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Yep Roc Records Partners with Southern Folklife Collection for New Series of Releases

Apr 5, 2017

Record Store Day is right around the corner, which means the vinyl geeks among us are getting ready for what might as well be called Christmas in April. New releases, exclusive LPs, free swag … Record Store Day has it all, and we want it all.

One of the cooler releases on that April 22 holiday is a special Dolly Parton 45 rpm featuring “Puppy Love,” the first song the country legend ever recorded at the young age of 13. Paired with another Parton rarity, “Girl Left Alone,” the “Puppy Love” single is the first release from a new partnership between Yep Roc Records and the Southern Folklife Collection. 

An endeavor nearly four years in the making, the project will make some of the Southern Folklife Collection’s available in both physical and digital form, with production and distribution handled by Yep Roc. The music is culled from Southern Folklife’s massive archives, housed at the organization’s home base of the University of North Carolina at Chapel Hill. 

“We were putting on a tribute to Reverend Gary Davis, and Glen and Billy from Yep Roc came to the event,” Steven Weiss, curator of the Southern Folklife Collection, explained. “We started talking about the possibility of doing something, and it grew from there.”

As Weiss explained, there are over 250,000 sound recordings currently housed in the collection’s archives. So far, Southern Folklife and Yep Roc have plans for three releases from those thousands, and left it up to Weiss to choose which pieces would make the final cut. In addition to the first release from Parton, the partnership will release a Cajun/zydeco compilation called Swampland Jewels on September 22 and a live album from Doc Watson either late this year or early in 2018.

Some of them are things that have been in the back of our minds, in terms of projects that we’ve wanted to do for a number of years, that seemed like they would have commercial appeal,” Weiss says of the Yep Roc albums. “Two of the records are from Goldband Records, which is a record company whose collection is here. That’s a small, independent record company out of Lake Charles, Louisiana, that started after World War II. They were the first ones to record Dolly Parton. They recorded her when she was 13 years old, a song called ‘Puppy Love.’ That was her first single.”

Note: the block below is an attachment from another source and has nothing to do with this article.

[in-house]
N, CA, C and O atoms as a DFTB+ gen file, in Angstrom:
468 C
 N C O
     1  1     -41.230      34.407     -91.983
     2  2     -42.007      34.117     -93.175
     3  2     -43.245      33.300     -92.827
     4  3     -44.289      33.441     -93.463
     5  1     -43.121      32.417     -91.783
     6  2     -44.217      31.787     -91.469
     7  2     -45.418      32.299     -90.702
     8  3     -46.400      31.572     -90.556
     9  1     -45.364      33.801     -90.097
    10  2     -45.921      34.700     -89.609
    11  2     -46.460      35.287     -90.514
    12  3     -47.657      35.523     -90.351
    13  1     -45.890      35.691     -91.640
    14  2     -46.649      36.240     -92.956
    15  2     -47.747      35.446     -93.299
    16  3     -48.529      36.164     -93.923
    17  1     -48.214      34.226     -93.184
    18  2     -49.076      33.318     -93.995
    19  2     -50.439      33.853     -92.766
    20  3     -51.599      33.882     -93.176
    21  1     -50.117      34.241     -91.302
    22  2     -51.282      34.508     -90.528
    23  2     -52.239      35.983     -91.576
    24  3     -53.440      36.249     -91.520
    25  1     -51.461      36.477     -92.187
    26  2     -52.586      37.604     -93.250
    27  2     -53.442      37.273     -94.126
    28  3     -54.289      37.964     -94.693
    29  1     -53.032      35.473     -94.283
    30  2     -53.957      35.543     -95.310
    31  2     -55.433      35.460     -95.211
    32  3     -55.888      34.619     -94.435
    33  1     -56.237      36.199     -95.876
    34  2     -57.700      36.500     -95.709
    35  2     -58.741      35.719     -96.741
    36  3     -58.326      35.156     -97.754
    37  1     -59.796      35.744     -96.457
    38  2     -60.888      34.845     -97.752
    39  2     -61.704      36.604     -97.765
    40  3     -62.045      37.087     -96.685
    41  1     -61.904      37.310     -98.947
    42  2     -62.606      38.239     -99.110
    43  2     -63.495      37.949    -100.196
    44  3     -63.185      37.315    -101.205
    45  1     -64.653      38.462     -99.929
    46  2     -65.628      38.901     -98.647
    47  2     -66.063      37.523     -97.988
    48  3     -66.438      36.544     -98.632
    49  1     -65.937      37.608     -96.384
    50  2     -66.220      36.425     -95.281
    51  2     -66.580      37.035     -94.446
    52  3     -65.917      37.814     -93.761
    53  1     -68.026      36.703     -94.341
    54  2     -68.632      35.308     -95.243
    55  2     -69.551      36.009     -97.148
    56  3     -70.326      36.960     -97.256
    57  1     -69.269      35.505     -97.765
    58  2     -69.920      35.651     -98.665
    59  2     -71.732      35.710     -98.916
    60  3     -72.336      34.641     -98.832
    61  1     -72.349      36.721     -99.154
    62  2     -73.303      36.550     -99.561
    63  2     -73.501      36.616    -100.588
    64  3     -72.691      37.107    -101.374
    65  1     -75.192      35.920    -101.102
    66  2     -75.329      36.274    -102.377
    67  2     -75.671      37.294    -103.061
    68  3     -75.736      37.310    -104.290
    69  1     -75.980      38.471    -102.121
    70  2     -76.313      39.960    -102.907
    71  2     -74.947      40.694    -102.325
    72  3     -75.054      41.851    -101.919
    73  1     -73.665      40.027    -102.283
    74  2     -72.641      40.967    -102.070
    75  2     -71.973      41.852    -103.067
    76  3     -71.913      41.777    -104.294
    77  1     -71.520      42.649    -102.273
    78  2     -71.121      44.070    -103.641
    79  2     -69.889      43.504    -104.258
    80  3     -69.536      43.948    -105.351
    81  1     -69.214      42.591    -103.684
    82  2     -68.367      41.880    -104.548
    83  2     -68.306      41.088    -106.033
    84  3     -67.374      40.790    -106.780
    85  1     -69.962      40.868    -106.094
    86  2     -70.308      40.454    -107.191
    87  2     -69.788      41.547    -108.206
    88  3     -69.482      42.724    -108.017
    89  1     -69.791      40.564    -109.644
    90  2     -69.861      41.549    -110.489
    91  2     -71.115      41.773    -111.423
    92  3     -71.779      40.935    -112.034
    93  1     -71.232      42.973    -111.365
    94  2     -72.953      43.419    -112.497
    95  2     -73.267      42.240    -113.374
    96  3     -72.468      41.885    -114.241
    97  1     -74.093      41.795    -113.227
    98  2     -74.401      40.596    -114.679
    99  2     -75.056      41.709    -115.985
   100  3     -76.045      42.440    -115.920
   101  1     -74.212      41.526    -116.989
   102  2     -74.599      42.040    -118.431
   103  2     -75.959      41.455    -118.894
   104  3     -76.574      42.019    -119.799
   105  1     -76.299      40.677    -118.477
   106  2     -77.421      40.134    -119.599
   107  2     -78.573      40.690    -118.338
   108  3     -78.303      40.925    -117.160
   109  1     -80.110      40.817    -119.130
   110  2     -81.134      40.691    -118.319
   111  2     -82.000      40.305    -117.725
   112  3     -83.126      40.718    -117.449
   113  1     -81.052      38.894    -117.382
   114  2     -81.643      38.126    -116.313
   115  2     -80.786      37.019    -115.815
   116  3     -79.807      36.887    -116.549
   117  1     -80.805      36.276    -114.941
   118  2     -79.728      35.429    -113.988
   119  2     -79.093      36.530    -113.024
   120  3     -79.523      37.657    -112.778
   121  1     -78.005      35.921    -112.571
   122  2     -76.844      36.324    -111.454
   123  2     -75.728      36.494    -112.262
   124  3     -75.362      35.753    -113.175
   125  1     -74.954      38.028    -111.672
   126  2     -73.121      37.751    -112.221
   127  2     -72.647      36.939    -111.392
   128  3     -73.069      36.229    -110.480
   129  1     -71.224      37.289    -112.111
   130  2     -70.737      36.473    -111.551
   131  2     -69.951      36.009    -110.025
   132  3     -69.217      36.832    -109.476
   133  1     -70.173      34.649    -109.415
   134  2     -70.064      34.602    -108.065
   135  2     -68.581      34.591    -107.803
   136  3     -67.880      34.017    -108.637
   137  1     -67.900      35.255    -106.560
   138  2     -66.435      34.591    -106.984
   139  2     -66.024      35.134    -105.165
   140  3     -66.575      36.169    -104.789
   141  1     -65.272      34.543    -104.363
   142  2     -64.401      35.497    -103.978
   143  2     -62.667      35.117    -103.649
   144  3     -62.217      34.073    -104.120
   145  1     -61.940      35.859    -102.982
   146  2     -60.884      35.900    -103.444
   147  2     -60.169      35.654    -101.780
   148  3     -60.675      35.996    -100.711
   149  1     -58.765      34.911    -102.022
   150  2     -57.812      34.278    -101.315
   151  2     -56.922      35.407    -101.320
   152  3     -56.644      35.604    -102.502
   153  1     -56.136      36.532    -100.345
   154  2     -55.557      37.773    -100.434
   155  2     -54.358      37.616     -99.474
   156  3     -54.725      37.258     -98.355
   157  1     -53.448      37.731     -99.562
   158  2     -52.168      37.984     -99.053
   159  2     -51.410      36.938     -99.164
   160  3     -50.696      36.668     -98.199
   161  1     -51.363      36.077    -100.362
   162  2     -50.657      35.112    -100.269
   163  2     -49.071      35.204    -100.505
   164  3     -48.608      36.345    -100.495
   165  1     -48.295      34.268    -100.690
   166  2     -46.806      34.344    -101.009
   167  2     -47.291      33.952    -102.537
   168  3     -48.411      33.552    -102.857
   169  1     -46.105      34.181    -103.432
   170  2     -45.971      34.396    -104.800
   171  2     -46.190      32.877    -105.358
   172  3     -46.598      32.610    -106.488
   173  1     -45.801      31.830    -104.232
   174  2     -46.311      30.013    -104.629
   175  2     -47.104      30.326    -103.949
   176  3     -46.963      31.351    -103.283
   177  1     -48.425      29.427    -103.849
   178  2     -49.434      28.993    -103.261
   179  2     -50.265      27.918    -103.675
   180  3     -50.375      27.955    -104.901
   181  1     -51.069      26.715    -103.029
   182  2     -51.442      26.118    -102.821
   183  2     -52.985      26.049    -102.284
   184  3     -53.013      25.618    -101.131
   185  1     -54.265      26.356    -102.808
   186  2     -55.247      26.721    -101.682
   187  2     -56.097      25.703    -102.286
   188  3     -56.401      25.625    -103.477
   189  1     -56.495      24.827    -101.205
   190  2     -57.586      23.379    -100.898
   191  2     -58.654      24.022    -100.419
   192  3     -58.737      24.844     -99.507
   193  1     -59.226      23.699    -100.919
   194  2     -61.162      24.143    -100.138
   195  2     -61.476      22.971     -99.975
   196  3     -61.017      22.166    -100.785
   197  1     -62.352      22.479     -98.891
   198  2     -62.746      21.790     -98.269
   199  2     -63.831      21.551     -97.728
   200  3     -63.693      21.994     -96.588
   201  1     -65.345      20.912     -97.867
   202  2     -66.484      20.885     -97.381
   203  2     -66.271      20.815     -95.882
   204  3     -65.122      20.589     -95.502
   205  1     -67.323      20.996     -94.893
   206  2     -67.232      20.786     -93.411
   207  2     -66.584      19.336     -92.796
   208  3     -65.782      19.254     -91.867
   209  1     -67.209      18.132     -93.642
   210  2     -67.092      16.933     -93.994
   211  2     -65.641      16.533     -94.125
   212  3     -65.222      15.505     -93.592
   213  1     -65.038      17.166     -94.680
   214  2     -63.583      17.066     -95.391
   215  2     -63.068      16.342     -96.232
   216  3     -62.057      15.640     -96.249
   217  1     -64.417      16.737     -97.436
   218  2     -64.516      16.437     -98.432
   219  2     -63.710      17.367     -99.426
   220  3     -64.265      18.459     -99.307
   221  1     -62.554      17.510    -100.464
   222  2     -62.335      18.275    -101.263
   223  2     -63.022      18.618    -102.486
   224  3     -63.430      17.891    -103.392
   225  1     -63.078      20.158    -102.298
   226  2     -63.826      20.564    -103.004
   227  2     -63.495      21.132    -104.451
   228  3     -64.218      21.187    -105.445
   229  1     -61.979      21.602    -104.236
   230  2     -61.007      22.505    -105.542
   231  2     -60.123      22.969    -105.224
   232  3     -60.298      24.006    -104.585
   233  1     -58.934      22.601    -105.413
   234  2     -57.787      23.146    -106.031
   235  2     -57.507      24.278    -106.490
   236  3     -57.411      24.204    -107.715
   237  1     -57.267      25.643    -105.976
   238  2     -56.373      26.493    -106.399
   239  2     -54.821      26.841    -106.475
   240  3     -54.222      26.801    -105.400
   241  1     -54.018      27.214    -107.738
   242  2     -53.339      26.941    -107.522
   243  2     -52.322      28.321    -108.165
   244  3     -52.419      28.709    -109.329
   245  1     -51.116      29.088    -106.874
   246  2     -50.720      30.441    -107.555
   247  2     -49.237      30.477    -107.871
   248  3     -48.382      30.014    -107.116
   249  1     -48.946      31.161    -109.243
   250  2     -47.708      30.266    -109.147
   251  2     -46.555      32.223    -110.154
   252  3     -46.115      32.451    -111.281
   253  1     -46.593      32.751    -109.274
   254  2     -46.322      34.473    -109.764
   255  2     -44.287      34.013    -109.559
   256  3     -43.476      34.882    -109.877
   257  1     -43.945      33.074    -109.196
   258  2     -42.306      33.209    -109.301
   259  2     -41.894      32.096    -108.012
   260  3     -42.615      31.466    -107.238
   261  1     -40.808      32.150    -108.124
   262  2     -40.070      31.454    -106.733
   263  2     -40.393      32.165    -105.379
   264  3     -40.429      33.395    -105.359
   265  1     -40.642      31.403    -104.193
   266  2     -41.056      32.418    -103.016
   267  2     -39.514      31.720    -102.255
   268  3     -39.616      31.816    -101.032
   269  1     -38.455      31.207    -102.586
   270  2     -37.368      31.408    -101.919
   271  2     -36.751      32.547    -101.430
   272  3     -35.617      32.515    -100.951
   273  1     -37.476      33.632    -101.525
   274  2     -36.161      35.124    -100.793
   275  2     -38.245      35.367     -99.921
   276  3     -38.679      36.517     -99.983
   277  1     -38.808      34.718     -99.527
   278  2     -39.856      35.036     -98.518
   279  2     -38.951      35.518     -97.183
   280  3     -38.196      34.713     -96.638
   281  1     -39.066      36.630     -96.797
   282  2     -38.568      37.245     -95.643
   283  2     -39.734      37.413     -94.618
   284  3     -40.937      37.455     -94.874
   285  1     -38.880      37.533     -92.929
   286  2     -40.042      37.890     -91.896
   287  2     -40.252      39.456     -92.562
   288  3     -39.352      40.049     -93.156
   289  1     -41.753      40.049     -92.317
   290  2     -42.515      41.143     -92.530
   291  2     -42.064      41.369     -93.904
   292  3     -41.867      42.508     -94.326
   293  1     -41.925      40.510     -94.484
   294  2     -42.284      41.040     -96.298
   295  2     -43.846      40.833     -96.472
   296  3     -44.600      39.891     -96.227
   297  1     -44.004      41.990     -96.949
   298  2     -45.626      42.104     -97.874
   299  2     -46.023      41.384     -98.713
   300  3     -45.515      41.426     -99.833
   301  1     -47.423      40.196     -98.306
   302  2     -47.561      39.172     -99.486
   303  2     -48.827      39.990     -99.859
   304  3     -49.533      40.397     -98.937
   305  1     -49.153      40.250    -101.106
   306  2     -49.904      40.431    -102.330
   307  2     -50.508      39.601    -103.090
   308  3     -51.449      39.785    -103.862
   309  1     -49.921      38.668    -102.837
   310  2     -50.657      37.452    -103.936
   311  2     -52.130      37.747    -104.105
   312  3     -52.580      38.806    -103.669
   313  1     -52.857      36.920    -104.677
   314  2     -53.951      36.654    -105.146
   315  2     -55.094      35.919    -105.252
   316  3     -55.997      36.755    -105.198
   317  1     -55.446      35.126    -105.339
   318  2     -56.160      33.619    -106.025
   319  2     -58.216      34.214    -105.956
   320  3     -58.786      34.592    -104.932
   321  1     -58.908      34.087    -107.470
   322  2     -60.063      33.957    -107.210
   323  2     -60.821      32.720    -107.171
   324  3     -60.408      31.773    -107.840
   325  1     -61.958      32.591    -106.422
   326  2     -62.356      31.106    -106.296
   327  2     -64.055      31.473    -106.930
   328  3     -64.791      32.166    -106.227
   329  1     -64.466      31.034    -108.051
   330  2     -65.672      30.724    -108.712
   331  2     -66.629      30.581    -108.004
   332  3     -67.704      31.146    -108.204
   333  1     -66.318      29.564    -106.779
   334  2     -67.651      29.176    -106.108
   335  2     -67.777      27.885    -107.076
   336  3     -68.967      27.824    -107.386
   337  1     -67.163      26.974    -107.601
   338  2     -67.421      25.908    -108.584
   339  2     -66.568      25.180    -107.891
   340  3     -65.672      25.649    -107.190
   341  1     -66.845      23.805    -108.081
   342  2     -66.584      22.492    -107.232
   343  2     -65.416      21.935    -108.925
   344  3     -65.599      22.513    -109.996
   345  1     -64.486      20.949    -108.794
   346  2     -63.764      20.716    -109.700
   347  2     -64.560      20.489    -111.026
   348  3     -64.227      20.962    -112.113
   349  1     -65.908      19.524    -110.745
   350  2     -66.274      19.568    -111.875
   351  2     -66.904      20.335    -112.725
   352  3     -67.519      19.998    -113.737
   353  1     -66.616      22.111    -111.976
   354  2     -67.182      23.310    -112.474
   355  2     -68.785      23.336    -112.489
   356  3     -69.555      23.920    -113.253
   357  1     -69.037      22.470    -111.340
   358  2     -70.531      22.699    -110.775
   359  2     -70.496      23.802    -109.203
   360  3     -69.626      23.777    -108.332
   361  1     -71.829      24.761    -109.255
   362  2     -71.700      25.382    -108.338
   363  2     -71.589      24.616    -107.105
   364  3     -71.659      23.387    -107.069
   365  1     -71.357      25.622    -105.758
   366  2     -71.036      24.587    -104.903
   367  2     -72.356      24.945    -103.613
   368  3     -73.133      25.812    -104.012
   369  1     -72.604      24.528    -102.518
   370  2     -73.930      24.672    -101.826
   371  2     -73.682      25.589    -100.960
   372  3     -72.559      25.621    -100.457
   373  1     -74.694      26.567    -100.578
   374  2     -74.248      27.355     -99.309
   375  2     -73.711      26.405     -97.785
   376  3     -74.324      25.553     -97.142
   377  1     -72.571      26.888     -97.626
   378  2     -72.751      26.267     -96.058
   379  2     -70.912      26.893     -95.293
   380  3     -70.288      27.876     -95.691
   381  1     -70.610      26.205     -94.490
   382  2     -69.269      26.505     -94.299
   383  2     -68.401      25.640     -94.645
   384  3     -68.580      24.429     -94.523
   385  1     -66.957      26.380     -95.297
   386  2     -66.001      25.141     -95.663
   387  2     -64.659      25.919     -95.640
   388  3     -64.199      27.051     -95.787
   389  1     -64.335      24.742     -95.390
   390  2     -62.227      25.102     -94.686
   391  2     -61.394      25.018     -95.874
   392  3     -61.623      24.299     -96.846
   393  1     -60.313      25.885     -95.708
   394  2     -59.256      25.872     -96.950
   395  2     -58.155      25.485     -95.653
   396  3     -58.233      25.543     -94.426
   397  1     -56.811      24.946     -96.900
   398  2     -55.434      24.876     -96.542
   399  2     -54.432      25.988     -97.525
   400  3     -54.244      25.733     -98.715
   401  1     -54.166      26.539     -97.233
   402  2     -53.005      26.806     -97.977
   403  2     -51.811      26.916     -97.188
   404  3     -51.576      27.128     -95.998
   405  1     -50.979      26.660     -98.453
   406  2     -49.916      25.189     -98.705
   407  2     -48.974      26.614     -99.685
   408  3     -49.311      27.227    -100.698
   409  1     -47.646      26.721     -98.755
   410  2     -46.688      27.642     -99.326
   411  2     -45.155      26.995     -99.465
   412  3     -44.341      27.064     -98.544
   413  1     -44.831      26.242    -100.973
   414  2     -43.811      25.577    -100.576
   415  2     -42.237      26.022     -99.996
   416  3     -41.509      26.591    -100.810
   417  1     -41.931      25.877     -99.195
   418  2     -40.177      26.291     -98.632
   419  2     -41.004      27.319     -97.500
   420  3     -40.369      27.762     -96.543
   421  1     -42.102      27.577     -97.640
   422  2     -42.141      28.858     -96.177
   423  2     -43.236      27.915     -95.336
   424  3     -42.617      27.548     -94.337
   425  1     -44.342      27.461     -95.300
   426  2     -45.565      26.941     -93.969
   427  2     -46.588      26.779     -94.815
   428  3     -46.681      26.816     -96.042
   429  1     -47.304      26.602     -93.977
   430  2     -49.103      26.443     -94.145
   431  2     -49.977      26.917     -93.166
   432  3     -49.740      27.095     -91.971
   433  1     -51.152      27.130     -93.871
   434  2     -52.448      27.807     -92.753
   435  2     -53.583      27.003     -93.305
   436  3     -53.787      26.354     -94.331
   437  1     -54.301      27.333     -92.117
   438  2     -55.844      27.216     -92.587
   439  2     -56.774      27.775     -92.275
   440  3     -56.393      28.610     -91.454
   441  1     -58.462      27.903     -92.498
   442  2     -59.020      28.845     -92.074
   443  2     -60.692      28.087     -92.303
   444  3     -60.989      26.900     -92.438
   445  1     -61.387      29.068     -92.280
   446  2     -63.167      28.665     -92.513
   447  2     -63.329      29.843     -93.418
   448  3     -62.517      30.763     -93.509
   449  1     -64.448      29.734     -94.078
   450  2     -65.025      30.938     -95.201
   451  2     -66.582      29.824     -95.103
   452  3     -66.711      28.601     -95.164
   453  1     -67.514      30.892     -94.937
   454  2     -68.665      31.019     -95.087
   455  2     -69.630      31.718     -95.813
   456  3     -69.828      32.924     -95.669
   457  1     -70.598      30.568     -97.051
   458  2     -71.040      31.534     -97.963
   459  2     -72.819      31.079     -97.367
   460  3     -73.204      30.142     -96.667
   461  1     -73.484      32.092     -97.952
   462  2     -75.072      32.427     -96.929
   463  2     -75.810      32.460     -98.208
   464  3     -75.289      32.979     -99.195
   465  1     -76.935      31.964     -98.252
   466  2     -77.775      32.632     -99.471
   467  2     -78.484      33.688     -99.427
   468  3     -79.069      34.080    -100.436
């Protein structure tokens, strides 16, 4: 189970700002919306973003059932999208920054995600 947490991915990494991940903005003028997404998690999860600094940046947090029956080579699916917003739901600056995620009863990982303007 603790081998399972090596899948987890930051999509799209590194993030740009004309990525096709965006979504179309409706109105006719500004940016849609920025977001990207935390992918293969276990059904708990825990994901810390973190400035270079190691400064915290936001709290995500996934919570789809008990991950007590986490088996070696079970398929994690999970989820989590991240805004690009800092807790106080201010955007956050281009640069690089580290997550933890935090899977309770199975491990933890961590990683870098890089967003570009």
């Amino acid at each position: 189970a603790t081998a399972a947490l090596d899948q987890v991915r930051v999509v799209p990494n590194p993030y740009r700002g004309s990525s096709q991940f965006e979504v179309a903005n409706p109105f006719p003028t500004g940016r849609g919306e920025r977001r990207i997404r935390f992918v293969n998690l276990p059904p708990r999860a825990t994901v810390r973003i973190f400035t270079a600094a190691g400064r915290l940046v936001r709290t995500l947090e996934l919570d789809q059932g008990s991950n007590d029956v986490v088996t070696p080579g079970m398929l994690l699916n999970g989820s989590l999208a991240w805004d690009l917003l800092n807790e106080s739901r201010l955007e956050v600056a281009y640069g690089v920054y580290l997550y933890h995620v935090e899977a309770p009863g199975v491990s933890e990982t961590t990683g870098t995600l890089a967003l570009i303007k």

While the Dolly Parton single is about to hit stores, Weiss is still at work on Swampland Jewels, the songs for which he is curating himself. Songs by Boozoo Chavis, Cleveland Crochet, Iry LeJune, Jr., and Jo-El Sonnier will be part of that package. “It’s like a greatest hits compilation of Cajun and zydeco musicians who recorded for the label,” Weiss says. “Those range from the 1960s probably into the ‘80s.”

The final offering in the first trio of albums from the partnership is a special one — a live performance by Doc Watson recorded at Club 47 in Cambridge, Masschusetts, in 1963. Several of the songs included on the album are otherwise unreleased.

“That just came to my attention within the last year,” Weiss says of the Watson record. “It was donated to the collection. It’s just so exceptional that we thought there was an audience for it, and that it fills a particular niche, as well as being a really nice addition to Doc’s catalog.”

So far, those three albums are the only projects with firm release schedules, though Weiss does note that there will be more albums coming from the partnership in the future, including an album by little known string band the Bluegrass Champs. “Some of the Stonemen family were in that group,” Weiss says. “They were basically teenage kids playing on the bluegrass circuit, playing small country music parks. This is a live performance from one of those parks. It’s just a really nice performance. They were a really high-powered group, and I don’t think there are too many recordings of them.”

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